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Quercus hemisphaerica

Pronunciation: Kwer-kus hem-ih-sfer-ik-ah
Family: Fagaceae (beech family)
Common Name: Laurel oak, upland laurel oak, damn laurel oak, darlington oak
Plant Type:
  • trees, shrubs
Height to: 60'
USDA Hardiness Zones:
  • 0 to -10ºF ZONE 6
  • 10 to 0ºF ZONE 7
  • 20 to 10ºF ZONE 8
  • 30 to 20ºF ZONE 9
  • 40 to 30ºF ZONE 10
Sun Exposure:
  • full sun
Bloom Season:
  • early summer
  • late autumn
Bloom Description: The leaves are typically oblanceolate, meaning they are widest (if only a little) above the middle, but they can vary from narrowly elliptic to lanceolate. They are glabrous (without hairs) and about 1-3 in (2. 5-8 cm) long and 0. 6-1. 2 in (1. 5-3 cm) wide. Laurel oak is tardily deciduous, meaning it drops a few of its old leaves during the winter, but sheds most of them all at once as the new leaves unfurl and flowering begins in early spring. The dangling catkins release tremendous clouds of wind-borne yellowish pollen that dusts cars, water surfaces and everything else for miles around. The ac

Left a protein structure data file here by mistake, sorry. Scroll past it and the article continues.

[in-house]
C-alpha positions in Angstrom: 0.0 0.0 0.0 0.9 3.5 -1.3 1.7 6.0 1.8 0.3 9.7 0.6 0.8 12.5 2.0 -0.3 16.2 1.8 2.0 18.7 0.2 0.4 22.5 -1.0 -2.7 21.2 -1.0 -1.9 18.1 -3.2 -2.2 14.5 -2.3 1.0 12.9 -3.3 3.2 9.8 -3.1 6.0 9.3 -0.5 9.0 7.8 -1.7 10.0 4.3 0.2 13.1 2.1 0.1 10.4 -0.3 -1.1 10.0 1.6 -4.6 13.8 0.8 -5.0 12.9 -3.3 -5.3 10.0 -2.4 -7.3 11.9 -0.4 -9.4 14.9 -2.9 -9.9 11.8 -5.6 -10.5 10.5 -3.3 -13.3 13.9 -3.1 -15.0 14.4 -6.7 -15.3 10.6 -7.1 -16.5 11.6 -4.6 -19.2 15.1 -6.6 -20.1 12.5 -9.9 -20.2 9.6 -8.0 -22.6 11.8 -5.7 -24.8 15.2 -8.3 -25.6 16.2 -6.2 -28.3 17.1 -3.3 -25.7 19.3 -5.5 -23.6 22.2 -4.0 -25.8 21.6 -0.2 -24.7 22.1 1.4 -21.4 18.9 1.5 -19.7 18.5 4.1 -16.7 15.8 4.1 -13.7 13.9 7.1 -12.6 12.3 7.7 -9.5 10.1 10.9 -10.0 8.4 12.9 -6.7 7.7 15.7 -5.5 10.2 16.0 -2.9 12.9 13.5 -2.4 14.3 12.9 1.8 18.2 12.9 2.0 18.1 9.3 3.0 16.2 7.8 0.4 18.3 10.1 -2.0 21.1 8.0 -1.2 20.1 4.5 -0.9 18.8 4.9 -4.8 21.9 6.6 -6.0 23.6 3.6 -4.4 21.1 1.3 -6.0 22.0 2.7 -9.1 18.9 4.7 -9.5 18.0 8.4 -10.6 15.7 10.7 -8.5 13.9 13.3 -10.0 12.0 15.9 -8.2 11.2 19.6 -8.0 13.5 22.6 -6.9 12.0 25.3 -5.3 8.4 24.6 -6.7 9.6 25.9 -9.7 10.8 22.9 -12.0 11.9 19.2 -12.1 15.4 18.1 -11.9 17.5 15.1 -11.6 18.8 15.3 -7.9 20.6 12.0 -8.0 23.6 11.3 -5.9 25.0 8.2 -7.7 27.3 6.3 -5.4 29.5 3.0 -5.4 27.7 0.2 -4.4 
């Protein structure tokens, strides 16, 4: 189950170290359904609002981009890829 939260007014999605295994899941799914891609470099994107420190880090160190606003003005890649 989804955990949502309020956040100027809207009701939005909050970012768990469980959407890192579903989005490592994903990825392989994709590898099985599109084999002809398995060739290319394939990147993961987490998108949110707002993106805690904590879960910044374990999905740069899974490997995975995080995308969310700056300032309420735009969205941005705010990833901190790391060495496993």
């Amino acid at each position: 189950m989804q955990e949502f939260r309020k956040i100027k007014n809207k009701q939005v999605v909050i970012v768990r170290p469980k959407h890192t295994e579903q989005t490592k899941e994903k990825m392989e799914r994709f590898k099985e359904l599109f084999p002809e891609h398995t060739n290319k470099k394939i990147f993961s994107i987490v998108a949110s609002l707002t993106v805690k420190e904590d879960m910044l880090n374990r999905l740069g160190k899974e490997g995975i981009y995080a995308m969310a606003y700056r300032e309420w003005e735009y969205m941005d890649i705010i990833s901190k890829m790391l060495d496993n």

Soil Type: Moderately dry sandy soils, scrub sandhills, stream banks, occasionally on hillsides and ravines.
Pests and Diseases: Rusts, leaf spots, aphids
Propagation: The acorns, planted as soon as they ripen in the fall, can be expected to germinate the following spring. However, throughout its natural range, laurel oak (in collusion with irresponsible squirrels) seems to occupy all suitable habitats until mowed down or burned.
Native to: North america
Notes for Identification: Laurel oak is commonly planted as a street tree because it is tolerant of poor conditions, grows fast and doesn't get as large as some other oaks. It is a favorite shade tree for residential landscapes. However, laurel oak is prone to rotting from within and larger trees are nearly always at least partly hollow. Limbs are prone to break off. When a tree falls on a house or car in the southeastern u. S. , it is, more often than not, a damn laurel oak. The wood is coarse grained, heavy and hard, and not good for lumber. It makes good firewood, though.
Located in: Seed Photos
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